What are Neuroendocrine Tumors?
Neuroendocrine tumor (NET) is a label that has been used as an umbrella term for a group of tumours that start in neuroendocrine cells. However, the terminology, or naming, is constantly being updated as we learn more about them, for example, you may hear them described as ‘carcinoid’ – a term originating over a hundred years ago, meaning ‘cancer-like’.
The updated terminology is Neuroendocrine Neoplasms (neoplasm = a new and abnormal growth of tissue in a part of the body) or NEN.
NEN includes all new and abnormal growths found to originate in neuroendocrine cells – whether benign (not cancerous) or malignant (cancerous) – that is, until accurate understanding of the cell behaviour is known. Then:
- Neuroendocrine Tumour (NET) is used to describe slow to moderate malignant
- Neuroendocrine Cancer (NEC) is used to describe high grade or rapid malignant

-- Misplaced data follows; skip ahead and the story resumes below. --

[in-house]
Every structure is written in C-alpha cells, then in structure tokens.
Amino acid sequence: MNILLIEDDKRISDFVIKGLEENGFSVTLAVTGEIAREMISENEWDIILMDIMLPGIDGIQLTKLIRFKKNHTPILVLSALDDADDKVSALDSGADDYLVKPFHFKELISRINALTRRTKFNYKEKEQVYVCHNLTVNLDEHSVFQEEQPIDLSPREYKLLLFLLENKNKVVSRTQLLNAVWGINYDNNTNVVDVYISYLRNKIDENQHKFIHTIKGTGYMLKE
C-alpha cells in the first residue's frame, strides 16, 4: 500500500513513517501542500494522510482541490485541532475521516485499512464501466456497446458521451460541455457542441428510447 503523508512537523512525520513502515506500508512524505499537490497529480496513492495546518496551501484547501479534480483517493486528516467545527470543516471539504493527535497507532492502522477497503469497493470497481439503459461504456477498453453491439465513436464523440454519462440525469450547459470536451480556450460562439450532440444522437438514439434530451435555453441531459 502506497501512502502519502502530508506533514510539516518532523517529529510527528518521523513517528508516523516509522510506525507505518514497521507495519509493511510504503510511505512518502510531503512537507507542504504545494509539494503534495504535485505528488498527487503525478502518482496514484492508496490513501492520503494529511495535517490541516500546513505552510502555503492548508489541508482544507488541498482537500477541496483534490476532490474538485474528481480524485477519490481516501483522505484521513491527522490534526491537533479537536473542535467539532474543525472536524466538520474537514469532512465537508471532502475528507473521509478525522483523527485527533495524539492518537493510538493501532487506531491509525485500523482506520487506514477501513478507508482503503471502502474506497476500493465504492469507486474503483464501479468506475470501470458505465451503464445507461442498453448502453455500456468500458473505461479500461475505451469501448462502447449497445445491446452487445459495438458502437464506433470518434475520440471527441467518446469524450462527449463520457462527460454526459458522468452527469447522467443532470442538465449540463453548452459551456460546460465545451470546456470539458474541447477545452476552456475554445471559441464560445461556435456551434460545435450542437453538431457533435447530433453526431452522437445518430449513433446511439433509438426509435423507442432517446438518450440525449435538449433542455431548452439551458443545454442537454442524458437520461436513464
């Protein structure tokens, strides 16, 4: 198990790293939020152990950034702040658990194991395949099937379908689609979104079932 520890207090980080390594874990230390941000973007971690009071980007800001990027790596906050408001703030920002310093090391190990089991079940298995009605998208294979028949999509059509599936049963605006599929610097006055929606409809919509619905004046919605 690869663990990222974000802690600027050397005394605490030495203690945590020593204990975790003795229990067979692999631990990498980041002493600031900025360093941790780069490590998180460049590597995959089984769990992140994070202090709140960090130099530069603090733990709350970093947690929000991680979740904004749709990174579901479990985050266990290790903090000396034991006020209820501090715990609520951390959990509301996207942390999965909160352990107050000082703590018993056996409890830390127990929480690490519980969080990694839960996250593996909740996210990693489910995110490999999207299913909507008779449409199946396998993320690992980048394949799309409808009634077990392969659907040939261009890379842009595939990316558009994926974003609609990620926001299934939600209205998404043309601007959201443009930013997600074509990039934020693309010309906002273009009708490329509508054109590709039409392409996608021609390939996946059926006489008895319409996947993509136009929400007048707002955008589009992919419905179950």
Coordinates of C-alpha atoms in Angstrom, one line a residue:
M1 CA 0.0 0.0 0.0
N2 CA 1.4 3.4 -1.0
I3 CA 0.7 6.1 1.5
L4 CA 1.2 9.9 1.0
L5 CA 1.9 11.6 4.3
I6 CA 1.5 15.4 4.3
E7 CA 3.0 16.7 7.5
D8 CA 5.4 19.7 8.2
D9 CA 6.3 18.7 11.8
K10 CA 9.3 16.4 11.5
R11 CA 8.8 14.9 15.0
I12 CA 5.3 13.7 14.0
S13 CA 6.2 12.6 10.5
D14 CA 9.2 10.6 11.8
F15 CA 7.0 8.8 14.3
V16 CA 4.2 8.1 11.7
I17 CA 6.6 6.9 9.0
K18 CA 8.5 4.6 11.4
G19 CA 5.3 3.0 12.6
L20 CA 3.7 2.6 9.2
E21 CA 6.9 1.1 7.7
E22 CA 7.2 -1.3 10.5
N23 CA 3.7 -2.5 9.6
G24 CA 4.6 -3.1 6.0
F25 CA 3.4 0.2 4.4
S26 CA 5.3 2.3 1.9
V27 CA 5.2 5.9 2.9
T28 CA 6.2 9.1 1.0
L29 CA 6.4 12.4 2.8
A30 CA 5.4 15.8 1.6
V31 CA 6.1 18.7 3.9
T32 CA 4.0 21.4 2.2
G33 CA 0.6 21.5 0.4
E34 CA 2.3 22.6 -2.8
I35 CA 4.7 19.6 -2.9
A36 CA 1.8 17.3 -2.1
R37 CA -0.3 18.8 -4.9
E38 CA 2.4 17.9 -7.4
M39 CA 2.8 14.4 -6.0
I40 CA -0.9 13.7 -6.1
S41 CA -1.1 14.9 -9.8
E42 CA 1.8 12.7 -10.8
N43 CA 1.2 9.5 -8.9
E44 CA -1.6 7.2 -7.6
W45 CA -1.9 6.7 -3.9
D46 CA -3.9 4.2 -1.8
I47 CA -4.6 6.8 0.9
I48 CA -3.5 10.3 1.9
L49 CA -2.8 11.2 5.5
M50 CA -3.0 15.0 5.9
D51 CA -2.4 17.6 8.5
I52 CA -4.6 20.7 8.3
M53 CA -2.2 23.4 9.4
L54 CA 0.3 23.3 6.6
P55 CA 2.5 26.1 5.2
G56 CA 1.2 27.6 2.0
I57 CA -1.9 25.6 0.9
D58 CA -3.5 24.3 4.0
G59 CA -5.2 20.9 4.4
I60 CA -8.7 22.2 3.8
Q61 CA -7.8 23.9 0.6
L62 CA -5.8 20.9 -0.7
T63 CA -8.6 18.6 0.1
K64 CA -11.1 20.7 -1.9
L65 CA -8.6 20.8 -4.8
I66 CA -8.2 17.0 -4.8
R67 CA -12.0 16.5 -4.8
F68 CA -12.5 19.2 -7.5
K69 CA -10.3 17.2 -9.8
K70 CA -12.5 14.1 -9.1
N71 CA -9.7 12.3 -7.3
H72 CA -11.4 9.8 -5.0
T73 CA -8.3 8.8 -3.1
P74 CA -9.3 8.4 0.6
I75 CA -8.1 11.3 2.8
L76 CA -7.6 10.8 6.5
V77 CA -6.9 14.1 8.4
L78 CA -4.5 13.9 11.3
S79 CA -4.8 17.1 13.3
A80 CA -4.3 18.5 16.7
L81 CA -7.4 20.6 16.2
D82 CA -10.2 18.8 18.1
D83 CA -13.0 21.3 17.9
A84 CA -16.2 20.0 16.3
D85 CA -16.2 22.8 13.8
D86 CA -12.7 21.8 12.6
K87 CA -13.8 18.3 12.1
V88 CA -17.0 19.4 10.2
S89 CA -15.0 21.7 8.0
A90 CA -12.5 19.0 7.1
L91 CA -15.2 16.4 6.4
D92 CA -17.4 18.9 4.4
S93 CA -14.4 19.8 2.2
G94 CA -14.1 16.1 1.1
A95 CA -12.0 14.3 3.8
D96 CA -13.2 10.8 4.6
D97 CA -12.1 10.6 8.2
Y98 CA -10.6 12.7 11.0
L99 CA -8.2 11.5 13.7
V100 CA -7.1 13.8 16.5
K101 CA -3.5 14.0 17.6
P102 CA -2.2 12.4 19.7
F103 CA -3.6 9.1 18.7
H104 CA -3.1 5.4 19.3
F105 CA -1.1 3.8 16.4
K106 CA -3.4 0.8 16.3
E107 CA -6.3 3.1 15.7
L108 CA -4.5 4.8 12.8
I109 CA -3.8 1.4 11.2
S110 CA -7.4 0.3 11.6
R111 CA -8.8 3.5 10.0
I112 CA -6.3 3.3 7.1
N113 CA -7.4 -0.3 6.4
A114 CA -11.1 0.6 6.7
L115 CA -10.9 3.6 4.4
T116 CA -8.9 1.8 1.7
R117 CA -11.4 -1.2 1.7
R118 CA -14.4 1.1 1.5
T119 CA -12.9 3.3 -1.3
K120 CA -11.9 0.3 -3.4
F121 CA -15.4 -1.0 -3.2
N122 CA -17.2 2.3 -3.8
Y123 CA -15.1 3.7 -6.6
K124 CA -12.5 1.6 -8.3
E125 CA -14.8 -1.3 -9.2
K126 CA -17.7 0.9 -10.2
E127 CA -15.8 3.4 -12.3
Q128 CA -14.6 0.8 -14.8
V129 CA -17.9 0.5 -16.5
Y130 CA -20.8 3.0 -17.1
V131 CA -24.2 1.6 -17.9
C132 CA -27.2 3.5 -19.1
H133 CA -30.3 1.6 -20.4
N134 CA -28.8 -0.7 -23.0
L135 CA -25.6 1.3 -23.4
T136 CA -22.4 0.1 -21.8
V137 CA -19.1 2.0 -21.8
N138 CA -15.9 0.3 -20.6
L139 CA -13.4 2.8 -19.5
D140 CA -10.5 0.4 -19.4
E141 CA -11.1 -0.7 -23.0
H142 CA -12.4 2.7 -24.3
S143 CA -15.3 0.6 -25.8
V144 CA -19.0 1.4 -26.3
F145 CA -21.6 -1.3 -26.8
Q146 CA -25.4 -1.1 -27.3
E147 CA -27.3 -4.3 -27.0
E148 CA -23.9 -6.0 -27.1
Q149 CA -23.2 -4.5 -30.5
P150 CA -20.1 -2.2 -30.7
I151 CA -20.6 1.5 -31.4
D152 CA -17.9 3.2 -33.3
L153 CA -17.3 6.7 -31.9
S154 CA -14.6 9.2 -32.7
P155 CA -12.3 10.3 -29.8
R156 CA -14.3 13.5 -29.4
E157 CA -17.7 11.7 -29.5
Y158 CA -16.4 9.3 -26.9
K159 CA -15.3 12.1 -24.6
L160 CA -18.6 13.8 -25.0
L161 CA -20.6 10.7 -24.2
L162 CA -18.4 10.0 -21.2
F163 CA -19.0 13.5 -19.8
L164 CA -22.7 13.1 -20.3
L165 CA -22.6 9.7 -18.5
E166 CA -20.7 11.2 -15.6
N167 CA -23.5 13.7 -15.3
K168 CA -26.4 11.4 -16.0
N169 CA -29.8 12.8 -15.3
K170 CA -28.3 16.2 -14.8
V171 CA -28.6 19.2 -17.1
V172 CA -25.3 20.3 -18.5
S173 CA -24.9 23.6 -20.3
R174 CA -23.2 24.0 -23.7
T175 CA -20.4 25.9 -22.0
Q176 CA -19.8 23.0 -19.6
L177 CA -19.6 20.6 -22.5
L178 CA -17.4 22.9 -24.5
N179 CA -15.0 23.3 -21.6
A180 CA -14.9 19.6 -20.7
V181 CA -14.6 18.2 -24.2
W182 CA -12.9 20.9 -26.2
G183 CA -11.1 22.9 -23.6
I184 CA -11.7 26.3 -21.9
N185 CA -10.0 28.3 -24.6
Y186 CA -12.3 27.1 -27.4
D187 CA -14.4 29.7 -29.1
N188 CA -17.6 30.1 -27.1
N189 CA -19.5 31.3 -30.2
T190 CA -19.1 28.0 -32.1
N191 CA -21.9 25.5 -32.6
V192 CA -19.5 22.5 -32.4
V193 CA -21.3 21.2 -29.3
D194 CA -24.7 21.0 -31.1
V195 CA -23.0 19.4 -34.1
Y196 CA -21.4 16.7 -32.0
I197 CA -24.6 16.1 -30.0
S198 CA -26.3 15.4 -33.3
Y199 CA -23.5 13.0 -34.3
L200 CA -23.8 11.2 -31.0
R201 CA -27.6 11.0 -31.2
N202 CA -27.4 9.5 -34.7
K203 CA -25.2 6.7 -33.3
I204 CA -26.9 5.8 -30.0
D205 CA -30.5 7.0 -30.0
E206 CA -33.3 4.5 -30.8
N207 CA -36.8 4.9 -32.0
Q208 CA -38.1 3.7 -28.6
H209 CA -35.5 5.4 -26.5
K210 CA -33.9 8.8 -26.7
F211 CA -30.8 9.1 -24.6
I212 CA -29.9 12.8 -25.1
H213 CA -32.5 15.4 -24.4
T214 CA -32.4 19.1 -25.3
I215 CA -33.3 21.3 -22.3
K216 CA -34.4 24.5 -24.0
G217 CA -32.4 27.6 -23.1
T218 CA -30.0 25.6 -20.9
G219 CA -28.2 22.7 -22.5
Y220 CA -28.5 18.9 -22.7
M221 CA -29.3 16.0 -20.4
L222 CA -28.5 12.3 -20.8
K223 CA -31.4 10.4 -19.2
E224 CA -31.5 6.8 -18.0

Malignant neuroendocrine growths (NETs/NECs) occur when neuroendocrine cells stop working normally and start to grow abnormally.
They are found most commonly in the lung, gastrointestinal system or pancreas, but they can also originate in many other places throughout the body.
What are Neuroendocrine Cells?
Neuroendocrine cells exist throughout the body and are there to produce hormones and other chemicals to ensure our bodies function normally. These cells make up a coordinated system – the neuroendocrine system – a network of communication to control and regulate that hormone and chemical release.
How are Neuroendocrine Cancers formed?
How NETs/NECs are formed is still not fully understood. But we can apply some of the knowledge we have about normal cells and common cancer cell development.